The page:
All the photographer needs to do is be at the right place at the right time and click a gory photograph. A photo that shakes the primal sense of a Homosapien and makes him/her shrivel in fear. After all, more than pain or agony, it is the shock that has a lingering effect on a man’s psyche.
A photograph is supposed to emote and emotion can be that of glee, ecstasy, longing, hope, struggle, unrequited love among others. But in the case of Pulitzer Prize-winning standard — the photograph is only supposed to emote morbidness.
A look at Pulitzer Prize-winning photos
A look at Pultizer’s award-winning photos over the years suggests that the academy revels in the misery and agony of the individuals. It is as if the jury derives some kind of fiendish pleasure from watching the life being snuffed out of the individuals in the said frames.
In 1994, Kevin Carter won the Pulitzer Prize for the disturbing photograph of a Sudanese child being stalked by a vulture. The child was frail as a skeleton and looked severely malnourished.
The child’s parents were away gathering food rations from the UN feeding centre. Left alone, the little child sank to the ground, not able to stay upright as a big vulture swooped in and sat nearby the child.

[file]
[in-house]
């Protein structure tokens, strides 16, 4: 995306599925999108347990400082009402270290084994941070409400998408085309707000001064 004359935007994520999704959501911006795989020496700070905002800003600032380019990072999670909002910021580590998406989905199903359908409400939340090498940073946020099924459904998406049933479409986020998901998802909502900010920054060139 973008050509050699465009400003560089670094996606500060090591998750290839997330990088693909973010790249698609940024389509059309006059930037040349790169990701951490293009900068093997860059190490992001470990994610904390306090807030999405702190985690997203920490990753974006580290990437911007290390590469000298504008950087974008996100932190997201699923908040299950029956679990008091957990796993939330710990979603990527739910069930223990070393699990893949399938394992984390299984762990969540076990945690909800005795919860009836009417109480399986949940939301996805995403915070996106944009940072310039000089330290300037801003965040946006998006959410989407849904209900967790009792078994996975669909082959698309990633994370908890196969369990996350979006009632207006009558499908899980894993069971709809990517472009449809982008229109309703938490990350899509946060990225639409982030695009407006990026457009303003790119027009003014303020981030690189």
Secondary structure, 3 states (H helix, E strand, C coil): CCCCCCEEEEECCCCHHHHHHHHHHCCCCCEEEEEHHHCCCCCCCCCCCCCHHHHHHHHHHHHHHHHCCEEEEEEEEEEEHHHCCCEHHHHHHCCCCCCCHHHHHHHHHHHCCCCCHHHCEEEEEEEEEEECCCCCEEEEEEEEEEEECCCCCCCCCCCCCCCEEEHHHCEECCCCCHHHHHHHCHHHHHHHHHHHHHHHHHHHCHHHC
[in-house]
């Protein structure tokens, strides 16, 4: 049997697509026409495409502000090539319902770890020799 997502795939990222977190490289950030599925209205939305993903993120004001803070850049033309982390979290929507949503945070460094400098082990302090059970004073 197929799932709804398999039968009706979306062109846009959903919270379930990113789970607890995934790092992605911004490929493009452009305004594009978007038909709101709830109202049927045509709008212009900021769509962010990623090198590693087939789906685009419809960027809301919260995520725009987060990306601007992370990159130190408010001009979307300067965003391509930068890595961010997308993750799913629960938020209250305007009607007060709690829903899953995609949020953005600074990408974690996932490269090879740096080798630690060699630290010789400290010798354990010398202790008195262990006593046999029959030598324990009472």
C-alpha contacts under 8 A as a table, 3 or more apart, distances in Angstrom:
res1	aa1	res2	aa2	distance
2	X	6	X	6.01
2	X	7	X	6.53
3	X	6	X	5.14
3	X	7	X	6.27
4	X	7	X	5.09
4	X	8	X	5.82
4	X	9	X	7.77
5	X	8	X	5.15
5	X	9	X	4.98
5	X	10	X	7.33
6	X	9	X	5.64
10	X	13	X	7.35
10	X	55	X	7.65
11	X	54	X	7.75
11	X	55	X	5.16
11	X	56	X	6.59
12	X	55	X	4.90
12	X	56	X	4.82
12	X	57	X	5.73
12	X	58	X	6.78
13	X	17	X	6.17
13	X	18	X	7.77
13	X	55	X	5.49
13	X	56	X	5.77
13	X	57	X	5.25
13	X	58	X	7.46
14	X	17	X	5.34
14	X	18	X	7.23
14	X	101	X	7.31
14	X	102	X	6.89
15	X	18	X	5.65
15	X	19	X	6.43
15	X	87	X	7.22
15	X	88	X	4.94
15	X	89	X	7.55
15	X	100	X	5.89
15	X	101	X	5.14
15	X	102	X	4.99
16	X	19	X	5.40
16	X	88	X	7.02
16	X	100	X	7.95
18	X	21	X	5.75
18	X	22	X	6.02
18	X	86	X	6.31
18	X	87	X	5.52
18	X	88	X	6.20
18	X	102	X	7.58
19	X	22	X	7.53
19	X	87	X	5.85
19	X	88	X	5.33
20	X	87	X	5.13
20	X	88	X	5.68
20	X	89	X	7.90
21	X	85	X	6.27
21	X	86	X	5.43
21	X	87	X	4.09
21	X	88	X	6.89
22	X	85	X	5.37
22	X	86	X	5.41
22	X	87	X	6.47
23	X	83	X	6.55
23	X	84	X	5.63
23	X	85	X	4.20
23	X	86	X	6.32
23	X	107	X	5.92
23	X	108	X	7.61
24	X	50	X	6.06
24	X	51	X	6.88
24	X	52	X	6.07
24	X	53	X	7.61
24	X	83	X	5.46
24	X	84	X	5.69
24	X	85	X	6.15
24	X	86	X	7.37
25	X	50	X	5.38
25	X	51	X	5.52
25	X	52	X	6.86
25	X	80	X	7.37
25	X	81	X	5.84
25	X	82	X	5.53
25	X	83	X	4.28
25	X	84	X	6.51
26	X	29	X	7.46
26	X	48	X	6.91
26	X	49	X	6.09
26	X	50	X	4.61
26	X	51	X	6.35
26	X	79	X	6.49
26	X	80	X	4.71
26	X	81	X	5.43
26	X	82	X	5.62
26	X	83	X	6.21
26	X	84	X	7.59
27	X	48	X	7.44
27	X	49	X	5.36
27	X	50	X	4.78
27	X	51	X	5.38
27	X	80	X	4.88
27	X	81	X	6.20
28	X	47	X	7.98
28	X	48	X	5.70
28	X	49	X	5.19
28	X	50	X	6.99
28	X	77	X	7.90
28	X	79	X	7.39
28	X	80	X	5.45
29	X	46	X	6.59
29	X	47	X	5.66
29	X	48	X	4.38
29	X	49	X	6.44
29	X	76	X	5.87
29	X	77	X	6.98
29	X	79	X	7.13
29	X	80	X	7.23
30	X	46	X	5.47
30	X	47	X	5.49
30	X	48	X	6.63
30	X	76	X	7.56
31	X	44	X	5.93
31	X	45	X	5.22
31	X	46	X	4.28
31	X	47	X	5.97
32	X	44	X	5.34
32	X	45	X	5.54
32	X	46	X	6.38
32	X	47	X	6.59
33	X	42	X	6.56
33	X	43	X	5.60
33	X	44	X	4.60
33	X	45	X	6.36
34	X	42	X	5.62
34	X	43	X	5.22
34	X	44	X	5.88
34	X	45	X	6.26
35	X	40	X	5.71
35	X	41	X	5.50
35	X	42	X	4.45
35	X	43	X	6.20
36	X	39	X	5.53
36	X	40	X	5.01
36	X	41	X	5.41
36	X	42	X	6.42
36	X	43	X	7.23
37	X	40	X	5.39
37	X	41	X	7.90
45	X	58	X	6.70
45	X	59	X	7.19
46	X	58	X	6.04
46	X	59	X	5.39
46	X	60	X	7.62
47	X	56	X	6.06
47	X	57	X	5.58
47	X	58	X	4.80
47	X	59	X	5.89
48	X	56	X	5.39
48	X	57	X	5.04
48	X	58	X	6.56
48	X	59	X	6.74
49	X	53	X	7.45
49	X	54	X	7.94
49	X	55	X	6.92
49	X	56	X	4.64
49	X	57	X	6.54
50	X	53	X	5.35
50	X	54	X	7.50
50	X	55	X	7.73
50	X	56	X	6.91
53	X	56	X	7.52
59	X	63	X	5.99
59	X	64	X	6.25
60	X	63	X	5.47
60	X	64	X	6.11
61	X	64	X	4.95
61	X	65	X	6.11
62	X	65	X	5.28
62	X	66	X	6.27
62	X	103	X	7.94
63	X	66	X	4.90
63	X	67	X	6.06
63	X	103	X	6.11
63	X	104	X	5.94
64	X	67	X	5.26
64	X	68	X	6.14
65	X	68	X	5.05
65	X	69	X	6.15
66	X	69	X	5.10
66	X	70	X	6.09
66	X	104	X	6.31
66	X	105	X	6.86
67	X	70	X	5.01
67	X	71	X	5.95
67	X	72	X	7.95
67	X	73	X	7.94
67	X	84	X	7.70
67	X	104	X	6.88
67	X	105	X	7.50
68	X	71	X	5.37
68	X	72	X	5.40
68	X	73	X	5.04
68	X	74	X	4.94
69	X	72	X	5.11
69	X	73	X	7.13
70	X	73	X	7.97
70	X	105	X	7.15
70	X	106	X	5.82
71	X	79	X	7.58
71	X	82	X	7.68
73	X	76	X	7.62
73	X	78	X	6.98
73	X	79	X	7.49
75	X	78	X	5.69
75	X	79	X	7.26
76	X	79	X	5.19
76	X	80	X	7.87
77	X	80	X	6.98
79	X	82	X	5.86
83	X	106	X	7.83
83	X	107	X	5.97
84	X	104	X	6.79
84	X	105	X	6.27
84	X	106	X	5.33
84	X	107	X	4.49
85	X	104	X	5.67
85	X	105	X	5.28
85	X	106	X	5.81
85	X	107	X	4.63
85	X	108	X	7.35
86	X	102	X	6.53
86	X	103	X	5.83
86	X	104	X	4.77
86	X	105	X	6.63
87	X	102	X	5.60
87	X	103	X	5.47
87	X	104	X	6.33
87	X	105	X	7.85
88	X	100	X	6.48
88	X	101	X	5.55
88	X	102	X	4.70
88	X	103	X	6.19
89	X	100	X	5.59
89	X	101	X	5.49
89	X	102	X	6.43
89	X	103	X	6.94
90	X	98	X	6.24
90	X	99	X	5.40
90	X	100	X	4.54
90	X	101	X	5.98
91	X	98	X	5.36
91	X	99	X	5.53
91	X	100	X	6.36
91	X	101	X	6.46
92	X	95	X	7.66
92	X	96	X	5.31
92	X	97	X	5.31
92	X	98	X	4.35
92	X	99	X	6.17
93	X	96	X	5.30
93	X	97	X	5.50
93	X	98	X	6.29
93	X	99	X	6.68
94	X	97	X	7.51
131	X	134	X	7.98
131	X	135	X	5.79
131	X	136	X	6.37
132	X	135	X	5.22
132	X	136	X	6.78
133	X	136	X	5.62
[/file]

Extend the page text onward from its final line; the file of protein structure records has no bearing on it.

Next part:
However, instead of helping the child, Carter did not disturb the bird. He waited for at least twenty minutes until the vulture was close enough. Crawling slowly towards the child, Carter positioned himself for the best possible angle, clicked the photograph and only then chased the vulture away.
Carter had finally captured a photograph that would bring him the glory. As predicted, he won the Pulitzer Prize for the photograph because shock and horror sell. However, soon criticism started flowing towards Carter and New York Times for publishing such an insensitive photo.
The St. Petersburg Times in Florida criticizing Carter at the time wrote: “The man adjusting his lens to take just the right frame of her suffering, might just as well be a predator, another vulture on the scene”.
Consequently, on 27 July 1994, Carter committed suicide, unable to cope with the grief and the Pulitzer Prize jury had blood on its hands. If they had rejected the photo, Carter would have never gained popularity and the trend of clicking such photographs would have come to a halt.
In 2020 as well, Pulitzer took a special liking to India’s Kashmir and awarded the photography award to AP journalists who captured a jihadi throwing a stone on the armoured vehicle of the police. The academy whilst awarding the prize remarked, “For striking images captured during a communications blackout in Kashmir depicting life in the contested territory as India stripped it of its semi-autonomy.
Pulitzer has an incredibly low threshold regarding what constitutes an award-winning photograph. If one can click photos to show the humans in their most naked, visceral and weak moments, you can easily win a Pulitzer. Reach the closest crematorium and fly the drones and click the photos. It is as easy as that.